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iStock_000002874391_MediumNewer oral contraceptives, heralded as providing effective birth control at lower doses and often used to stabilize both menstrual cycles and mood in some women, have been shown to be associated with about twice the risk of developing blood clots, known in the parlance as venous thromboembolism or VTE, when compared with older formulations, a study Rick and I discuss on PodMed this week and published in the British Medical Journal concludes.  As compared with women who have no exposure to oral contraceptives at all the risk is about 4 times higher for VTE, which can be fatal.  Rick points out that while the relative risks are certainly alarming, the absolute risk of blood clot formation is still quite low, about 14-17 excess cases of VTE per 10,000 women treated per year.  Rick offers the opinion that based on this data, which is from a large number of women treated over a lengthy period, if women are going to use oral contraceptives perhaps they should choose the older formulations, but he also advocates for a discussion with a care provider to weigh the relative risks and benefits.

Other topics this week include aflatoxin and gallbladder cancer, and an association between elevated thyroid hormone levels and fracture risk, both in JAMA, as well as efflux of high density lipoprotein and heart disease in the Lancet Diabetes and Endocrinology.  Until next week, y'all live well.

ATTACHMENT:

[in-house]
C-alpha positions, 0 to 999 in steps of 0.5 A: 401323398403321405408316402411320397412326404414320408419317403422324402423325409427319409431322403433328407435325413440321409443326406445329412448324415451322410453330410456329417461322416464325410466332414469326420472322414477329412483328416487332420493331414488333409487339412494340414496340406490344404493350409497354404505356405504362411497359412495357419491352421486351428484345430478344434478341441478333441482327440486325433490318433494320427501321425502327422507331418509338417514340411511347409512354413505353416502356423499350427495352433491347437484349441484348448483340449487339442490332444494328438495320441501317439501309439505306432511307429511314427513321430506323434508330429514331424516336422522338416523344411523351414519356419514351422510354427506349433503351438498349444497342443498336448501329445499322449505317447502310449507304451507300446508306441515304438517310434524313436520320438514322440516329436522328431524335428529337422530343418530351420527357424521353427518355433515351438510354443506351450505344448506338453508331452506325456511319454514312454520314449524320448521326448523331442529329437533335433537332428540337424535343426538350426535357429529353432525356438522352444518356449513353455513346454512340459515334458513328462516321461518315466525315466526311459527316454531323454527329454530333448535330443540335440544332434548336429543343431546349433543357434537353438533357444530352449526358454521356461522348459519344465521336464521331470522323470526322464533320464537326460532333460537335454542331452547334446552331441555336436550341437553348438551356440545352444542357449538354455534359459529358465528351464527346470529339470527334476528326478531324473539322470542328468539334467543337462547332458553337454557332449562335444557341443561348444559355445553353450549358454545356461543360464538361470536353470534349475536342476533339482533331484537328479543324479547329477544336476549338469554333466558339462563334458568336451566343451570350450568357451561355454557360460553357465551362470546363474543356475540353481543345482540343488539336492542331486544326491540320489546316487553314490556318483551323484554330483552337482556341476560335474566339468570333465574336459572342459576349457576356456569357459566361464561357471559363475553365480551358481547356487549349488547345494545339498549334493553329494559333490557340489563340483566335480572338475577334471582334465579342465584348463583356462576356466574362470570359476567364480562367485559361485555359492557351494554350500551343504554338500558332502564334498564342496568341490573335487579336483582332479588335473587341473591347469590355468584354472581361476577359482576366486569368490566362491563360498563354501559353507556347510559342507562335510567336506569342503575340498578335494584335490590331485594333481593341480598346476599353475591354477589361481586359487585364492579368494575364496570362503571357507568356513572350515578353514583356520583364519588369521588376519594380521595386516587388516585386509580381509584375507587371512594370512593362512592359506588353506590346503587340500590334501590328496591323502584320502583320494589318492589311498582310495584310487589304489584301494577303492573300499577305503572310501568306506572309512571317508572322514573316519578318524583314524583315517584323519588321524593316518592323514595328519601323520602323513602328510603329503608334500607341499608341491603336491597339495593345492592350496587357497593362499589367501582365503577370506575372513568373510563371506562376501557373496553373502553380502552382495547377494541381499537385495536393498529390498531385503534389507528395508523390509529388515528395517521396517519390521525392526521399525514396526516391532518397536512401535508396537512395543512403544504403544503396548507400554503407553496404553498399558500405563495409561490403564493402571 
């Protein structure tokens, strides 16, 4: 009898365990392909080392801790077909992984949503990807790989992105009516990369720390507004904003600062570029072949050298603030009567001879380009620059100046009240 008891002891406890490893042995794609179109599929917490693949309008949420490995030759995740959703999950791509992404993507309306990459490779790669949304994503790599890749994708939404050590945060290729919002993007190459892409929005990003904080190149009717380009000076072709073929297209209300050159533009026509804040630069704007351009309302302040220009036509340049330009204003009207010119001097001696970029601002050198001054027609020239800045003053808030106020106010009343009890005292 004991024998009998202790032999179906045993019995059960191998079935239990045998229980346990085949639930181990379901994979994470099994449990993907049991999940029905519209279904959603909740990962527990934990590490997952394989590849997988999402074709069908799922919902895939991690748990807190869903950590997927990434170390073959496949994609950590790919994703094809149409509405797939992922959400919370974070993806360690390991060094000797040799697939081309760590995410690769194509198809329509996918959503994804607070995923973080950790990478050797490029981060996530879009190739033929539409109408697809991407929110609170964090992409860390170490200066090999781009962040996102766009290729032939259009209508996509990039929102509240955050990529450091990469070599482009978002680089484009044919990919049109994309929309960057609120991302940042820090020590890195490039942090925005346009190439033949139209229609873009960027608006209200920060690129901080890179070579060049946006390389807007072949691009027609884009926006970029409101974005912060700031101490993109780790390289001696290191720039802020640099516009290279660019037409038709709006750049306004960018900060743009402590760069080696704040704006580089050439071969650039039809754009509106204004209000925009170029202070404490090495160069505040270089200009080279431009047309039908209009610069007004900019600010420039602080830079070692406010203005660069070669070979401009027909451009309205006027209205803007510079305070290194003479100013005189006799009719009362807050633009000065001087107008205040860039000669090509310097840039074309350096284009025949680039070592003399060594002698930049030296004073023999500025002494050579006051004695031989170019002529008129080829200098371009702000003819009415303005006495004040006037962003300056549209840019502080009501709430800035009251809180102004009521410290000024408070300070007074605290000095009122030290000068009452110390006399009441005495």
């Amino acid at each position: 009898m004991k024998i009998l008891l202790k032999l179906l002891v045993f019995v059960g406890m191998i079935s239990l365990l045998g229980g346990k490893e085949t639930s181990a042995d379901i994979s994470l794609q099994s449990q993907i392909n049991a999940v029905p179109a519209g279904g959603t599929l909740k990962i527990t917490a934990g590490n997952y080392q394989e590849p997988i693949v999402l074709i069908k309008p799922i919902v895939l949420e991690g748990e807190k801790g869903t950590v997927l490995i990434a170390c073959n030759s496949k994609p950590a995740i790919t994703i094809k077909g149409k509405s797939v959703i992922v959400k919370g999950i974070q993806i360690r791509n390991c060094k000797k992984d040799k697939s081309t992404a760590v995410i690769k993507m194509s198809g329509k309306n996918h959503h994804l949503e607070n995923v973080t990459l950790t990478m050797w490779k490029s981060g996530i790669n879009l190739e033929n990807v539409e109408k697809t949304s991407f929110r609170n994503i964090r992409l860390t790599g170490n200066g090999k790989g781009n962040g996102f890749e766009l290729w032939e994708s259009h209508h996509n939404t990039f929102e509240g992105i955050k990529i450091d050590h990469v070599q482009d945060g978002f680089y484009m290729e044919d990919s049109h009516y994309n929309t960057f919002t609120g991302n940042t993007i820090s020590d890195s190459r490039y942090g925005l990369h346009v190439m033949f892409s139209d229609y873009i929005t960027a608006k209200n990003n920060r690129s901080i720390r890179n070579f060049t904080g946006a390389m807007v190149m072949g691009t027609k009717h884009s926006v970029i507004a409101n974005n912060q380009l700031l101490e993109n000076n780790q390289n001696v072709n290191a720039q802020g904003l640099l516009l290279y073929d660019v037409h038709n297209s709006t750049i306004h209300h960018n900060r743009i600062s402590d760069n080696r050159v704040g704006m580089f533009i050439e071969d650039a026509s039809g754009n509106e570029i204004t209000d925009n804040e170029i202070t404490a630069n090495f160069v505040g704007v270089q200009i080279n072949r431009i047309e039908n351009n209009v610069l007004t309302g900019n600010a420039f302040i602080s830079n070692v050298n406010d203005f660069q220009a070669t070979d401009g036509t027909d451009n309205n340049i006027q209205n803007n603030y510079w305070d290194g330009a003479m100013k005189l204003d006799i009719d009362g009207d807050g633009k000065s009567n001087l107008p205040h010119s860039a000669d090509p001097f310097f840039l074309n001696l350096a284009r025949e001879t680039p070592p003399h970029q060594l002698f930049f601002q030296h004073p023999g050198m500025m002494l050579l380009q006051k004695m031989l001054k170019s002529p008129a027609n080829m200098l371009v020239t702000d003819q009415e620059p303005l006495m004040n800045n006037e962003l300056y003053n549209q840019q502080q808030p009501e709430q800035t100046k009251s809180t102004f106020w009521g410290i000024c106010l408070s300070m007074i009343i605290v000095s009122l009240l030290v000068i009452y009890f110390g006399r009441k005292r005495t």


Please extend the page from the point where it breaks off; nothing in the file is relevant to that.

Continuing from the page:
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iStock_000016798528_MediumWhen someone comes to the emergency department complaining of chest pain, a heart attack or other heart issue comes immediately to mind and a host of assessments ensue, often resulting in admission to the hospital.  Is that really necessary after negative findings in the ED?  That's one study Rick and I discuss on PodMed this week, as published in JAMA Internal Medicine.  The authors took a look at over 45,000 enrollees in a database collecting information from adult patients complaining of chest pain and with negative biomarkers for heart problems.  When these patients were admitted to the hospital, how often did heart attack, arrhythmia, cardiac or respiratory arrest or death occur?  An astonishingly low 0.06% of the time, or 4 out of 7266 patients, with 2 of those events a consequence of hospitalization.  Sure seems like not admitting these folks to the hospital is a reasonable strategy, but Rick and I agree that because of physician attitudes may take quite some time to penetrate clinical practice.

Other topics this week include a new treatment for asthma in NEJM, sciatica and steroids in JAMA, and in the Lancet, consequences of treatment with lithium.  Until next week, y'all live well.